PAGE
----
Local courts are empowered to recognize and enforce foreign arbitral awards against the government, but these are generally challenged up to the CCJ. The Crown Proceedings (Amendment) Act and the Central Bank of Belize (International Immunities) Act were passed in 2017, affecting the enforcement of foreign arbitral awards against the government. Essentially, the Crown Proceedings Amendment Act provides that should a foreign judgment be entered against the government, but a court in Belize later declares the judgement “unlawful, void or otherwise invalid”, the foreign judgment would be legally set aside. The Act also provides for hefty penalties of fines and/or imprisonment on a person, individual or legal, seeking to enforce the foreign judgment after being set aside. The Central Bank (International Immunities) Act restates the immunity of the Central Bank of Belize assets “from legal proceedings in other states.” This Act similarly provides for penalties of fines and/or imprisonment on a person, individual or legal, which initiates any such proceedings.
There has not been a history of extrajudicial actions against foreign investors.
International Commercial Arbitration and Foreign Courts
Belize’s Arbitration Act allows the Supreme Court of Belize to support and supervise dispute settlement between private parties through arbitration. In 2013, the Supreme Court also introduced the process of court-connected mediation as an alternative method to dispute settlement between private parties and as a means of reducing costs and duration of litigation.
Local courts are empowered to recognize and enforce foreign arbitral, but these are generally challenged up to the Caribbean Court of Justice (CCJ), Belize’s highest appellate court.
There are numerous instances of cases involving State Owned Enterprises (SOEs) which went before domestic courts with rulings both in favor and against the SOE. Foreign businesses generally consider these rulings fair and impartial.
The Bankruptcy Act of Belize provides for bankruptcy filings. The Act provides for the establishment of receivership, trustees, adjudication and seizures of the property of the bankrupt. The court may order the arrest of the debtor as well as the seizure of assets and documents in the event the debtor may flee or avoid payment to creditors. The Act also provides for imprisonment on conviction of certain specified offenses. The Director of Public Prosecutions may also institute proceedings for offenses related to the bankruptcy proceedings. Note that bankruptcy law in Belize generally outlines actions a creditor may take to recoup his losses. There are bankruptcy protections, but generally not as comprehensive as U.S. bankruptcy law.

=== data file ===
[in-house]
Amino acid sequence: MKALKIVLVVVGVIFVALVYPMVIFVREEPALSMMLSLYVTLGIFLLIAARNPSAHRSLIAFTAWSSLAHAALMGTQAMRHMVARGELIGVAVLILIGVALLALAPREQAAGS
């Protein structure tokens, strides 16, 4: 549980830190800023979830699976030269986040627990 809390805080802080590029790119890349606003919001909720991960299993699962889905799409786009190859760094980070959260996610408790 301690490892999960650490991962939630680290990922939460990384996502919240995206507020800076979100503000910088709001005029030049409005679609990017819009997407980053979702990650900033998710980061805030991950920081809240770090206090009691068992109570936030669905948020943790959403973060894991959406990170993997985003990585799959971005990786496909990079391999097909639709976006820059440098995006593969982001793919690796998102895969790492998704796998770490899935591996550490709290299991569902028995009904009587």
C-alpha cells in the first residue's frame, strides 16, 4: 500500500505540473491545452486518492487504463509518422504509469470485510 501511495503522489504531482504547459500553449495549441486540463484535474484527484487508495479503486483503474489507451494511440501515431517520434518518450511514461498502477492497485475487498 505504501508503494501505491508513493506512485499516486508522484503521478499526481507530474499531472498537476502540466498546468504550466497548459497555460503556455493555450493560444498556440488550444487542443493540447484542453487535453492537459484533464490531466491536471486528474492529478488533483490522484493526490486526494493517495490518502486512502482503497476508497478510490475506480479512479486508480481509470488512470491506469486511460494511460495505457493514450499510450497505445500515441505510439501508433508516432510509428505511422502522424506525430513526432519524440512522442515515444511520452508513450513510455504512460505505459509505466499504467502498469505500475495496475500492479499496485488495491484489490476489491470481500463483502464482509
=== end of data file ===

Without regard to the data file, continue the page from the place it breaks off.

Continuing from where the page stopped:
Belize ranked 135 of 190 economies in the 2020 World Bank’s Doing Business Report. The poor ranking was attributed to low depth of credit information, the lack of a credit bureau and of a collateral registry as well as problems related to payment of debts in situations of bankruptcy. According to this report, a receivership proceeding takes at least two years until the creditor is repaid all or part of the money owed and has a cost of 22.5 percent of the debt. Additionally, the insolvency procedure does not have a good framework to commence operations, to manage debtor´s assets, and to involve creditors in the reorganization proceedings, among others.
Belize has anti-corruption laws that are seldom enforced. Under the Prevention of Corruption in Public Life Act, public officials are required to make annual financial disclosures. The Act criminalizes acts of corruption by public officials and includes measures on the use of office for private gain; code of conduct breaches; the misuse of public funds; and bribery. Section 24 of the Act covers punishment for breach, which may include a fine of up to USD $5,000, severe reprimand, forfeiture of property acquired by corruption, and removal from office. This Act also established an Integrity Commission mandated to monitor, prevent, and combat corruption by examining declarations of physical assets and financial positions filed by public officers. The Commission is able to investigate allegations of corrupt activities by public officials, including members of the National Assembly, Mayors and Councilors of all cities, and Town Boards. In practice, the office is understaffed, and charges are almost never brought against officials. It is not uncommon for politicians disgraced in corruption scandals to return to government after a short period of time has elapsed.